Bolton’s reputation is at risk, however, as his secret tinkering with nitrous oxide leads to addiction, and, in a tie-in to the scandal of the true-life Burke and Hare, makes him susceptible to blackmail by body-snatching innkeeper Black Ben (Francis De Wolff) and his murderous partner-in-crime, Resurrection Joe (Christopher Lee—bringing two of the movies’ most famous Frankenstein monsters together in one film). They force him to sign phony death certificates for their victims, who are sold as medical cadavers to doctors who could care less where the corpses came from and wink at government rules regulating their provenance. “Anesthesia would not have gotten off the ground if this film had been around then,” Gordon wryly notes, as the bodies pile up. For all the horror trappings, the screenplay, by TV hospital show writer Jean Scott Rogers (films of this type were fairly atypical assignments for women), dissects the medical trade as earnestly as Michael Moore in Sicko. “You can’t have operations without screams,” Bolton is informed, as his fellows tuck into their snuff boxes, an acceptable habit for moneyed conformists. In the Nicholas Ray film, overexposure to cortisone turns James Mason into a God-playing megalomaniac; when Karloff becomes “bigger than life,” it’s for the greater good of a culture that discards him and his radical notions as soon as his instability, incurred on its behalf, becomes public. A closing sequence informs us that the pain and the knife were separated, by Karloff’s doctor son, but it’s the steep price paid by the crusader that makes the biggest impression.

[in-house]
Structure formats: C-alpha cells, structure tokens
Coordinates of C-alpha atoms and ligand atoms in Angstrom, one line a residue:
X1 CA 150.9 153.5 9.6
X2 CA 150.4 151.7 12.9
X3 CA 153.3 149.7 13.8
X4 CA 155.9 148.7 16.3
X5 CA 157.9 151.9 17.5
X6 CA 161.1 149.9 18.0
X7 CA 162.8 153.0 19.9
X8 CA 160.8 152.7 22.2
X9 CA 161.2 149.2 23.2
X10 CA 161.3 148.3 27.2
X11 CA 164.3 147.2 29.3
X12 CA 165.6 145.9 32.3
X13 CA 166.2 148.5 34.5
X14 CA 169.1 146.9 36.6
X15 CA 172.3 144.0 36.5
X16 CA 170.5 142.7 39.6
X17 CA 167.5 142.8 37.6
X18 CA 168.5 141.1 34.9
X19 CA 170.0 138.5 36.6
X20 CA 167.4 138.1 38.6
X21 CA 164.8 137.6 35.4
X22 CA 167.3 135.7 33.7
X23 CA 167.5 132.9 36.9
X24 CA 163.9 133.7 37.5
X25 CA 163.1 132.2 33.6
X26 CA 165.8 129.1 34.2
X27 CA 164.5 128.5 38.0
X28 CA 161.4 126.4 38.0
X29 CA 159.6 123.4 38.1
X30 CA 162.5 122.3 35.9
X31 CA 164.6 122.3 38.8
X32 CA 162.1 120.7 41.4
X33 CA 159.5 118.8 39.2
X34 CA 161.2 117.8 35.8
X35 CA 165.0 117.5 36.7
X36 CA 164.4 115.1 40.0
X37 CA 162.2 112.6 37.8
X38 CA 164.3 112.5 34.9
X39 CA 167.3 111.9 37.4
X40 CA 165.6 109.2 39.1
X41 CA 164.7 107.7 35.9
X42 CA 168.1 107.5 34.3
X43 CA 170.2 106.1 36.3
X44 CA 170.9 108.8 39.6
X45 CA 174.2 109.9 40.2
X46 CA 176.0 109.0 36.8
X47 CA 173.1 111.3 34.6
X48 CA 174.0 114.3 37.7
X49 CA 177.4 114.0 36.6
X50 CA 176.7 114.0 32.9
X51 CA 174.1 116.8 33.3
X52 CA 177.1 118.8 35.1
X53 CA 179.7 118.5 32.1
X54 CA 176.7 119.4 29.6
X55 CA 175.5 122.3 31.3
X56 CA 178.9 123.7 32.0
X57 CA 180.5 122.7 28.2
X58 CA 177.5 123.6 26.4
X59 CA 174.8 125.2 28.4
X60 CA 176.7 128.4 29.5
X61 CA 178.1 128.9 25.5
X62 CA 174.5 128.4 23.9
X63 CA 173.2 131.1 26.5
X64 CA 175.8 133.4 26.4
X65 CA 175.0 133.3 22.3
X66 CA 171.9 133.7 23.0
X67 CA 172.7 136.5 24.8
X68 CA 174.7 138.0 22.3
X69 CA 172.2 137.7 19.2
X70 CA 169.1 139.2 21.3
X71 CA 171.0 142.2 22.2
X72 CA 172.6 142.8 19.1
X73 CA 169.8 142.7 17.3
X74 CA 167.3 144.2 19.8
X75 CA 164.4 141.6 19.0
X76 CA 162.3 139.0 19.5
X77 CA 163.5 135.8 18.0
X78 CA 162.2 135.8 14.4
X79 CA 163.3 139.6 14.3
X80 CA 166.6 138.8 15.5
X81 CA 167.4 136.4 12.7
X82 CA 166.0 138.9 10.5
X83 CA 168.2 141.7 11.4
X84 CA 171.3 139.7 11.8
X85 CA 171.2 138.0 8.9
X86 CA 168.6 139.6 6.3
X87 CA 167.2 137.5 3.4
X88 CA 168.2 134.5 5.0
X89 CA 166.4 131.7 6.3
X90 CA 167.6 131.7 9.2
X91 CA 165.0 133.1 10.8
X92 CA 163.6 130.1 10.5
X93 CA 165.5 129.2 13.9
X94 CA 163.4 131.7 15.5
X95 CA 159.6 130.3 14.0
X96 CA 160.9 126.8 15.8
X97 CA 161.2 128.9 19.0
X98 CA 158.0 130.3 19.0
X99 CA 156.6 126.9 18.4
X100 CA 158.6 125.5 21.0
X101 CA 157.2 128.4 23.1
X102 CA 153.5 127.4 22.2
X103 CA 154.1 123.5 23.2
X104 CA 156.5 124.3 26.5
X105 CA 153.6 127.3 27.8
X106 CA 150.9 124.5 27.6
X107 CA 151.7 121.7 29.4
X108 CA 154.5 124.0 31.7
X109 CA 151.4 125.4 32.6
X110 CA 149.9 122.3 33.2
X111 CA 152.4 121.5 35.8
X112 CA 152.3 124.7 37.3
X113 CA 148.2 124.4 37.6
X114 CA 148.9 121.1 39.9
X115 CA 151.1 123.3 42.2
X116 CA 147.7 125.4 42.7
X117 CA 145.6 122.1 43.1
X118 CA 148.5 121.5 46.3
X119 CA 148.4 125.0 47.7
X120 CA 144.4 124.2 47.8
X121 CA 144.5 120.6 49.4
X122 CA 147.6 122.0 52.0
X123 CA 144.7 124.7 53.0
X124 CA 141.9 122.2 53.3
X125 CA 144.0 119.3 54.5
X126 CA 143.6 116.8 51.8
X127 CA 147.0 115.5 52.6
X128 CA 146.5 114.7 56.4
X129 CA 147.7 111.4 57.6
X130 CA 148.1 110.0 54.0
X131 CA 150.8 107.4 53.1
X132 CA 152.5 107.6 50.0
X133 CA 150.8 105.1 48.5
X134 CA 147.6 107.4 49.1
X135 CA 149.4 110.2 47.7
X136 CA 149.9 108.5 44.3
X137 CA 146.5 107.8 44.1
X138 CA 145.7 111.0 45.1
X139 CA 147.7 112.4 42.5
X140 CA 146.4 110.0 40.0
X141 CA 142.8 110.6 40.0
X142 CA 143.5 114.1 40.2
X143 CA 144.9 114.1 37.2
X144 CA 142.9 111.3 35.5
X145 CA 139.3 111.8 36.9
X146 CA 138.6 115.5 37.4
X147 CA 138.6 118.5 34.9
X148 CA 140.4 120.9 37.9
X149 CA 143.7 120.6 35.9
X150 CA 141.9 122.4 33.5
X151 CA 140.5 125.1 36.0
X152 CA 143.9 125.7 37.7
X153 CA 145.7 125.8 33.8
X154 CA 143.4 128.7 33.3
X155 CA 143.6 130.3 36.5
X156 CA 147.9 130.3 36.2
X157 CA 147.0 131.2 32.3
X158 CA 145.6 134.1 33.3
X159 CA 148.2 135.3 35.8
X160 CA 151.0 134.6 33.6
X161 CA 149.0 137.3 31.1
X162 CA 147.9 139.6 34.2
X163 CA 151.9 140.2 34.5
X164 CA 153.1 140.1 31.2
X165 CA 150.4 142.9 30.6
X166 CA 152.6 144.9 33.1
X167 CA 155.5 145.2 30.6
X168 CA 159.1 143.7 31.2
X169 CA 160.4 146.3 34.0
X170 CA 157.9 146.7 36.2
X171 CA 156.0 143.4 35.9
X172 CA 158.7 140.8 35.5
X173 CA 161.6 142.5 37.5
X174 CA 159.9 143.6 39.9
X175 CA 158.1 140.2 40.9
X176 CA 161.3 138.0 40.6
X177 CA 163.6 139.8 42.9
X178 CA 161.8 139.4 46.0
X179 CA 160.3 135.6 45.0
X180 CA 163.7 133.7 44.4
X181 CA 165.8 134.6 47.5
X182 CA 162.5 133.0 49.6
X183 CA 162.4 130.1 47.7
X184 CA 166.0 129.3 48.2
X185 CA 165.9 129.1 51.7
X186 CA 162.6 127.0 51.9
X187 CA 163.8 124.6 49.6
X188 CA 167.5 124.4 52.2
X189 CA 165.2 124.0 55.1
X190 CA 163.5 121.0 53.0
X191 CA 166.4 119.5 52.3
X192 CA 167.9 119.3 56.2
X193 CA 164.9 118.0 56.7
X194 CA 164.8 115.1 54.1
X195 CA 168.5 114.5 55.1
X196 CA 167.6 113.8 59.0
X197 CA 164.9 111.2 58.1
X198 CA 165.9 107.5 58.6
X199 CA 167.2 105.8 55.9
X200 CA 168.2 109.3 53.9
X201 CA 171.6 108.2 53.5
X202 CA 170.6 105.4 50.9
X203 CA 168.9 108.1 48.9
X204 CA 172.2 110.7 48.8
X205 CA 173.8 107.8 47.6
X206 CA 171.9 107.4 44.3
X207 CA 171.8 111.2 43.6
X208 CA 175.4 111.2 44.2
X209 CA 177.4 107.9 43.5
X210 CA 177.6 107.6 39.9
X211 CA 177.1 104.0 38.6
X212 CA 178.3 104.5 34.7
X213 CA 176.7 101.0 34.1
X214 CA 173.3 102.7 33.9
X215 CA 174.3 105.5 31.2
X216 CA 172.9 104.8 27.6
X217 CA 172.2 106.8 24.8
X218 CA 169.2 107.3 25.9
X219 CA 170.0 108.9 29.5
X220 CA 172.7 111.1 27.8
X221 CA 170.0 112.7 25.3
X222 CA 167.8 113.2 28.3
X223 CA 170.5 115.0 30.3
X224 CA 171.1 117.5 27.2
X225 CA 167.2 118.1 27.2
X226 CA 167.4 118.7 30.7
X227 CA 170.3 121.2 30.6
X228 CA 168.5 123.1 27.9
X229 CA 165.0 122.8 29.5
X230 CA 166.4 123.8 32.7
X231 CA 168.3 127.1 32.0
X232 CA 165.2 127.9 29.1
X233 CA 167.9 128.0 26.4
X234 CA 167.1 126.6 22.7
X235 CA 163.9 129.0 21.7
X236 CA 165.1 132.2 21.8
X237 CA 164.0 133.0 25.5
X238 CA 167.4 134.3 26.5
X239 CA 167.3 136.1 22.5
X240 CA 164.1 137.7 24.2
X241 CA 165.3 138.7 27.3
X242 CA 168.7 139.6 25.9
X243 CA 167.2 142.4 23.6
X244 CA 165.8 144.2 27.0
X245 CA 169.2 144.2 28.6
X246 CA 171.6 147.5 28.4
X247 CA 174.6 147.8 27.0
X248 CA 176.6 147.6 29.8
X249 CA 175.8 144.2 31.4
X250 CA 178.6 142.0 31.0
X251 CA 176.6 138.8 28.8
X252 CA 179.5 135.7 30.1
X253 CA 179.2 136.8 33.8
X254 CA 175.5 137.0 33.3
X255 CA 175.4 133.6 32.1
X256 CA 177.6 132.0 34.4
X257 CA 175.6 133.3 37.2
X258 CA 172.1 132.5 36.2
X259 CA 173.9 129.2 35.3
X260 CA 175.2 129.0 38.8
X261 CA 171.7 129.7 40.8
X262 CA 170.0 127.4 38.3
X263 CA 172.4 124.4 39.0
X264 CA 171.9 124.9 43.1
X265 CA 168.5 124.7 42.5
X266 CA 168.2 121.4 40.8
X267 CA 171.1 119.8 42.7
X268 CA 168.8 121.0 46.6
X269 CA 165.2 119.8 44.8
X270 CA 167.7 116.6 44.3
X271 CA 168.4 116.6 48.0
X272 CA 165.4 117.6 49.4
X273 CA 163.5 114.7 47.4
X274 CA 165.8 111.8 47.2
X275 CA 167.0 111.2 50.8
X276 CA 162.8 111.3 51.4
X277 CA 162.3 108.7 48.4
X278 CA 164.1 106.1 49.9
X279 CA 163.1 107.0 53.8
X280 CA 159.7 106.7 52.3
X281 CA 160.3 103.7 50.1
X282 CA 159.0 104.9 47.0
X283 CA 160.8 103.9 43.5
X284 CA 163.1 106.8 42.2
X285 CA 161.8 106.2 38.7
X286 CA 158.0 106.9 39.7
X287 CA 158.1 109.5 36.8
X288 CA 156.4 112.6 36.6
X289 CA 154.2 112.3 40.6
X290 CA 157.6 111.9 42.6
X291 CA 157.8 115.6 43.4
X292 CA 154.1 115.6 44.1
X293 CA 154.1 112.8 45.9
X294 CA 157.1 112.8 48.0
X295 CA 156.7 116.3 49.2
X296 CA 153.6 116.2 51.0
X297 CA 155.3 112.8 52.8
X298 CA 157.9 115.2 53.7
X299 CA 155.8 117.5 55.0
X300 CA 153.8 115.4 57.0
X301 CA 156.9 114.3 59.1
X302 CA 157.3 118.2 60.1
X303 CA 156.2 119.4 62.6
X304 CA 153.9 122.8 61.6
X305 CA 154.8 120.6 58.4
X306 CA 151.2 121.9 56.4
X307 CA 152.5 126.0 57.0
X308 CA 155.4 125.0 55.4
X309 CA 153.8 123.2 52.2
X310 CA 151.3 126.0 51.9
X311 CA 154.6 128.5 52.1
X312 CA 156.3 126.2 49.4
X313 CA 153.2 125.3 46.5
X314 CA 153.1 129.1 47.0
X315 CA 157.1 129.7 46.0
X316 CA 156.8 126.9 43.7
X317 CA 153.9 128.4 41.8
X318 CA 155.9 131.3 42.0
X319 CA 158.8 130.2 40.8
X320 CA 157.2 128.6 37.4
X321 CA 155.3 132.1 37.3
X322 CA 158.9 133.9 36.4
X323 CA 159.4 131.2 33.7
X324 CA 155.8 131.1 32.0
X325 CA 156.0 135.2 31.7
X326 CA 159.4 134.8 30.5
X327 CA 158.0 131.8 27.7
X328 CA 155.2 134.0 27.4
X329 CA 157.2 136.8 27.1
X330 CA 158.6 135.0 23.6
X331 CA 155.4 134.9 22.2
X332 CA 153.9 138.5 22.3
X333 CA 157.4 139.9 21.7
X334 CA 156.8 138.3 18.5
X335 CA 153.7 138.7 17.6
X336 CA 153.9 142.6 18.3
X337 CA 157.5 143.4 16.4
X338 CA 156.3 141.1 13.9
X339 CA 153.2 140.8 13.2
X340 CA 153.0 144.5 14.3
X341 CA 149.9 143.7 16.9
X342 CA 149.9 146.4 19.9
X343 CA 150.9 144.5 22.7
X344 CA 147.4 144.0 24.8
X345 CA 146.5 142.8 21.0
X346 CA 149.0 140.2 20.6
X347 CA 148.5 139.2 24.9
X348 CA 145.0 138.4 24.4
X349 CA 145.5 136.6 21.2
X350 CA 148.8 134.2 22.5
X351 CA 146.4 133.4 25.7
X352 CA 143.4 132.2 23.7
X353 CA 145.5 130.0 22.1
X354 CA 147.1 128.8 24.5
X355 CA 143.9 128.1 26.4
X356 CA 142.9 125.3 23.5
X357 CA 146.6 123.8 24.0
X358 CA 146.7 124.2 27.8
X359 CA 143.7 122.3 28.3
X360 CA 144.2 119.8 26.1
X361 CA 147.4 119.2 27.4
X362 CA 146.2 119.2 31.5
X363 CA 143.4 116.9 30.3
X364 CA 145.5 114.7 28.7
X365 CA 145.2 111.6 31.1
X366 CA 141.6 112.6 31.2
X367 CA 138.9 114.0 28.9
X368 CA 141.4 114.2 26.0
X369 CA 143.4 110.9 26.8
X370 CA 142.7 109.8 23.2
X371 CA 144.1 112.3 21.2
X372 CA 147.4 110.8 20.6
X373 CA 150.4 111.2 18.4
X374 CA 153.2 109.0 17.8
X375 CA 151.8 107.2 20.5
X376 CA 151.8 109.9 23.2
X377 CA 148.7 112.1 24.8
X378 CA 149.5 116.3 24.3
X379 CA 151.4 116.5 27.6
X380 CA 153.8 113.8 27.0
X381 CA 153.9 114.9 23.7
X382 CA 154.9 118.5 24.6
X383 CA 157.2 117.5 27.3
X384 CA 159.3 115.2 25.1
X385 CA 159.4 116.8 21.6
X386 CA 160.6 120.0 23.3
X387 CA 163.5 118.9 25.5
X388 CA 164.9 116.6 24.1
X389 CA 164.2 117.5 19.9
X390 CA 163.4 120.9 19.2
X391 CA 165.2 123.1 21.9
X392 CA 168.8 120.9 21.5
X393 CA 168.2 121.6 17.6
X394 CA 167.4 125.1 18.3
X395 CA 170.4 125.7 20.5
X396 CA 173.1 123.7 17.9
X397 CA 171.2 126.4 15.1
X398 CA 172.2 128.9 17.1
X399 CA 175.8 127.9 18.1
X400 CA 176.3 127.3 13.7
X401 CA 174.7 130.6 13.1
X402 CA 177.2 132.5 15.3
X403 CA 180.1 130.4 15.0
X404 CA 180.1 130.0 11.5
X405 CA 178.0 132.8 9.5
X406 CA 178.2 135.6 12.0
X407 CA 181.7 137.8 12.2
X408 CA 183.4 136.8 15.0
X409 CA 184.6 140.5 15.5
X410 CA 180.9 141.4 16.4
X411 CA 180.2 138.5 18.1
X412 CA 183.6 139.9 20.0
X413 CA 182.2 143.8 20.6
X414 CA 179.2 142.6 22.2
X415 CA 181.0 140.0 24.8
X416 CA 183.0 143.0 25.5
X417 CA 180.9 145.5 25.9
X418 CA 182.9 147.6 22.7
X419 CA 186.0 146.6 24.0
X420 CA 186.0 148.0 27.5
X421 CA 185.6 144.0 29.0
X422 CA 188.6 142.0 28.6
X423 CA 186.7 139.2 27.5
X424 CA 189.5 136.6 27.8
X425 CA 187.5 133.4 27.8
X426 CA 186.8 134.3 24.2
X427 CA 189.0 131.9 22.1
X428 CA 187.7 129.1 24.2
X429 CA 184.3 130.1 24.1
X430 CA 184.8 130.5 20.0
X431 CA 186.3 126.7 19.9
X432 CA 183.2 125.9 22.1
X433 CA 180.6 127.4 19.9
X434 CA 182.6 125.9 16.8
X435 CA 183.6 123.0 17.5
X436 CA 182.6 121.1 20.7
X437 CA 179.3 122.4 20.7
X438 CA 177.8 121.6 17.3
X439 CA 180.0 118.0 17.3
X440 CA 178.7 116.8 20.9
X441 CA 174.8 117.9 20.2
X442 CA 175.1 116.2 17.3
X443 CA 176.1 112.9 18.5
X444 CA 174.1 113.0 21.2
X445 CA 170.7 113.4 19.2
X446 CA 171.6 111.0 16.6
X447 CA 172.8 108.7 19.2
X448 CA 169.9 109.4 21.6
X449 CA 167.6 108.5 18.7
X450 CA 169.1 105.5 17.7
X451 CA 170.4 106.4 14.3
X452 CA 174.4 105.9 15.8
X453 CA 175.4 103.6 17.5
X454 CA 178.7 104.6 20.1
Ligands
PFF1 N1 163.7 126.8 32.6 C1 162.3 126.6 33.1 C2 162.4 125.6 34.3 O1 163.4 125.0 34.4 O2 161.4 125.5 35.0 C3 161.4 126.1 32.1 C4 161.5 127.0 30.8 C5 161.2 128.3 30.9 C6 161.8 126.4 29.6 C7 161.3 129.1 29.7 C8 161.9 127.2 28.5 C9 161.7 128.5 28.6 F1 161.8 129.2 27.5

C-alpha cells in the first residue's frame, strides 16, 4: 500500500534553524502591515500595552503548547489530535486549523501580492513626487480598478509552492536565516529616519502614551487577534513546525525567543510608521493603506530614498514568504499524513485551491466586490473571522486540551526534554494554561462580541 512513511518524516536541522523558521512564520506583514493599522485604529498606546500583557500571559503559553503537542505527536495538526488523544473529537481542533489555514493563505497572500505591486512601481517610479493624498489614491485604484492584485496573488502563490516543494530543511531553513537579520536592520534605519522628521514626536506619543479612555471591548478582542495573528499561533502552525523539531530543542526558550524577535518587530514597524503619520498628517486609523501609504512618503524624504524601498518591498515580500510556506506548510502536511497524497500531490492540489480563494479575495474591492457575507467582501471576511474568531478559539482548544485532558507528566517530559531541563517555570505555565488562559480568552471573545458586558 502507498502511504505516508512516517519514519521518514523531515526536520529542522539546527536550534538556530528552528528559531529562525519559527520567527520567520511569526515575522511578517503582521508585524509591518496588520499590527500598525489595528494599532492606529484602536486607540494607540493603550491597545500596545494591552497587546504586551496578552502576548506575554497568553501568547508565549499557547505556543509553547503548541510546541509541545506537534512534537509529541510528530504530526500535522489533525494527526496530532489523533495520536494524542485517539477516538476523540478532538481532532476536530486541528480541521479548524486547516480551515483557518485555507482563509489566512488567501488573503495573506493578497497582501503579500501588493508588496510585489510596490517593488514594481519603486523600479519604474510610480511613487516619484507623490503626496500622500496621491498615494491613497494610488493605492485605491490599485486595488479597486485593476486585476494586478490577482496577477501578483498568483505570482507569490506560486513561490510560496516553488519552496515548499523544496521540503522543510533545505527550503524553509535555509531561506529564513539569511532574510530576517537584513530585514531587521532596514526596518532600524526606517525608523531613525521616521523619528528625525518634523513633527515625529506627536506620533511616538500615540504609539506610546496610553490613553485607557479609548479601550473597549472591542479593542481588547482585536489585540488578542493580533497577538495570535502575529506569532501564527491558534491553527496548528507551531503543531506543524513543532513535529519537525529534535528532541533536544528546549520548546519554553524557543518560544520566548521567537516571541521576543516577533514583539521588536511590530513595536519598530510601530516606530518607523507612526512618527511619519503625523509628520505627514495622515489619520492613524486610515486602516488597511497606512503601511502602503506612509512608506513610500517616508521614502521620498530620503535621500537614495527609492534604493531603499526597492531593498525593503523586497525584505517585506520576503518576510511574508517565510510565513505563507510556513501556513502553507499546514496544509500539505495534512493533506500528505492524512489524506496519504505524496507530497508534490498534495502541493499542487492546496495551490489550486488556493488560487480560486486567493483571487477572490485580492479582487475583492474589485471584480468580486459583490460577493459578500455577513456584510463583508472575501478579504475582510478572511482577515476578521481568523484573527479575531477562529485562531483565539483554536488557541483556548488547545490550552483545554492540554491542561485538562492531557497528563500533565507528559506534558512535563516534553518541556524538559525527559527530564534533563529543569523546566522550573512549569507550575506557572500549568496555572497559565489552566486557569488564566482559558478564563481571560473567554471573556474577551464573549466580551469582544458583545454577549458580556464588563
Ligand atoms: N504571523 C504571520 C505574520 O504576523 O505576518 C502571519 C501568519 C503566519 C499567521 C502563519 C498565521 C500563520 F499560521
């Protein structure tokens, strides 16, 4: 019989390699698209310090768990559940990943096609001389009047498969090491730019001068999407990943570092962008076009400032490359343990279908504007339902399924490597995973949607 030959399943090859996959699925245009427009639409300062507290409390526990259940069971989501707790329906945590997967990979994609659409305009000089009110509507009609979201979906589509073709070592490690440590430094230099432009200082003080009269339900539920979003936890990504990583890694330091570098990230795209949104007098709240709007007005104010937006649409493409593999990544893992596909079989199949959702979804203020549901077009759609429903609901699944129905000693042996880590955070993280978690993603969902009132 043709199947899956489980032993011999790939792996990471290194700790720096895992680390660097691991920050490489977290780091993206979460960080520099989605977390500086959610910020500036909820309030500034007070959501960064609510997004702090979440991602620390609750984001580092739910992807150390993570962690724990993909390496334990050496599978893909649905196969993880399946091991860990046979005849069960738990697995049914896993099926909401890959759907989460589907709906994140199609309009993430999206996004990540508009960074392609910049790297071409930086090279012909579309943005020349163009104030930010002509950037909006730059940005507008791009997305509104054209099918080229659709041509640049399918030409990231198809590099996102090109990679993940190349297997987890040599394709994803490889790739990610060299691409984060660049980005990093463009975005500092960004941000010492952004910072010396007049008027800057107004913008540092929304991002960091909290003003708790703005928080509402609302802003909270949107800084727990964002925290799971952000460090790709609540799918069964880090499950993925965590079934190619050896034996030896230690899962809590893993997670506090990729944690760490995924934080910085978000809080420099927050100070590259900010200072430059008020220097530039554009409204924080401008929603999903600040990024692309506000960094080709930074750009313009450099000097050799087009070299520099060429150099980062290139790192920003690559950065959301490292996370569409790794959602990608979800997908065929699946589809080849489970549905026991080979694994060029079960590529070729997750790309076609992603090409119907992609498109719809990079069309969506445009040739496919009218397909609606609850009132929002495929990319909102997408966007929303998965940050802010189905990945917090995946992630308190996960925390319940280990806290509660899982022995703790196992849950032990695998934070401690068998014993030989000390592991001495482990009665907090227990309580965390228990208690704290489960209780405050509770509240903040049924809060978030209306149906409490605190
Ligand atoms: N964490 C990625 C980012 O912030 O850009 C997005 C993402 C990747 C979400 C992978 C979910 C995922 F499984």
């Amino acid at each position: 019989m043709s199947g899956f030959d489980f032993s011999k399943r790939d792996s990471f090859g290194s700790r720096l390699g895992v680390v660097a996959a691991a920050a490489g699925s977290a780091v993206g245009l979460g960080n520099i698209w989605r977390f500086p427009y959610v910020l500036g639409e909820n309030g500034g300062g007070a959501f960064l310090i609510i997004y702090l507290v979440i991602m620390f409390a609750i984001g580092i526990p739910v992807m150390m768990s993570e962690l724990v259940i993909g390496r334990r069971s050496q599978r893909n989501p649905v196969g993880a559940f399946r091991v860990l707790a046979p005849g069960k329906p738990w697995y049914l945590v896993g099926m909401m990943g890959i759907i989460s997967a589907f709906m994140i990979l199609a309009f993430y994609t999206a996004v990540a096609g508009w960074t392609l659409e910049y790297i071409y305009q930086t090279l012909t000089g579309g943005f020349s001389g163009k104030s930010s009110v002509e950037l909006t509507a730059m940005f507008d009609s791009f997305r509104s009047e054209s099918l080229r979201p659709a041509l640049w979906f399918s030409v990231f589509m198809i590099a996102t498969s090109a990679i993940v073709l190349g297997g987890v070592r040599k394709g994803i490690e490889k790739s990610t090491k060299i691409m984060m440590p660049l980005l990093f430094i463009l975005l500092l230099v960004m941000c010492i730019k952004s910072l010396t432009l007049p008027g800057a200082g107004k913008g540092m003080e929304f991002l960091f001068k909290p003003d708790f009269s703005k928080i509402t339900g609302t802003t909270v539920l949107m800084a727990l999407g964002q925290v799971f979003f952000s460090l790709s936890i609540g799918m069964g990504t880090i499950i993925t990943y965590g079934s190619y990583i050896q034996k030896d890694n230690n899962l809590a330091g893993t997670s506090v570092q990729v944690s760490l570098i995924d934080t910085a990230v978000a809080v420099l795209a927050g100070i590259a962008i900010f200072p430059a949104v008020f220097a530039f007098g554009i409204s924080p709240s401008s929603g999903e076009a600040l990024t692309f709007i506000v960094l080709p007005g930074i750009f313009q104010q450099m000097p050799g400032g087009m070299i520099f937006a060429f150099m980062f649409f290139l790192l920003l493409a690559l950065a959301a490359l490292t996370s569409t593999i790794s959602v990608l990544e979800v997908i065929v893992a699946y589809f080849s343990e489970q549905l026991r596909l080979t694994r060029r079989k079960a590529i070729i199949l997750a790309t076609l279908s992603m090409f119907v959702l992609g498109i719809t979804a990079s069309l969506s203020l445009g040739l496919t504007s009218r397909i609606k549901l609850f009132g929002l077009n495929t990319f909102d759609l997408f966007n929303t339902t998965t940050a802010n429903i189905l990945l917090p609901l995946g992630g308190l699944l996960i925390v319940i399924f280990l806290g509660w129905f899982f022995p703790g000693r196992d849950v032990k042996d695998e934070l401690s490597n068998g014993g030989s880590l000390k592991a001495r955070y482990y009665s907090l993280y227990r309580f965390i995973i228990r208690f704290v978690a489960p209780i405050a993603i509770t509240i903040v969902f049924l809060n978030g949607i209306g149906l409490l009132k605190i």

This depressingly timeless scenario for pioneers is updated to the Sputnik era for First Man Into Space, which has a similar bucking-the-tide story, but ends with a question mark. Hot shot test pilot Dan Prescott (Bill Edwards) wants to be all that he can be, but this high-flying Icarus is cautioned by his brother, military commander Charles Prescott (B-movie stalwart Marshall Thompson), who sets up the missions. “You’d be dead without us,” Dan reminds Charles, so up he goes, “the highest man in the world,” to pursue his brother’s exploration of the stratosphere. But it’s Dan who winds up dead—or maybe dead—when his ship explodes, after it encounters the wrong stuff, a cloud of mysterious space dust. The emergence of a hulking, homicidal beast near the site where the pieces of Dan’s spacecraft are recovered eventually causes Charles to put two and two together, and declare, “It’s incredible to think of your brother as a blood-drinking monster.”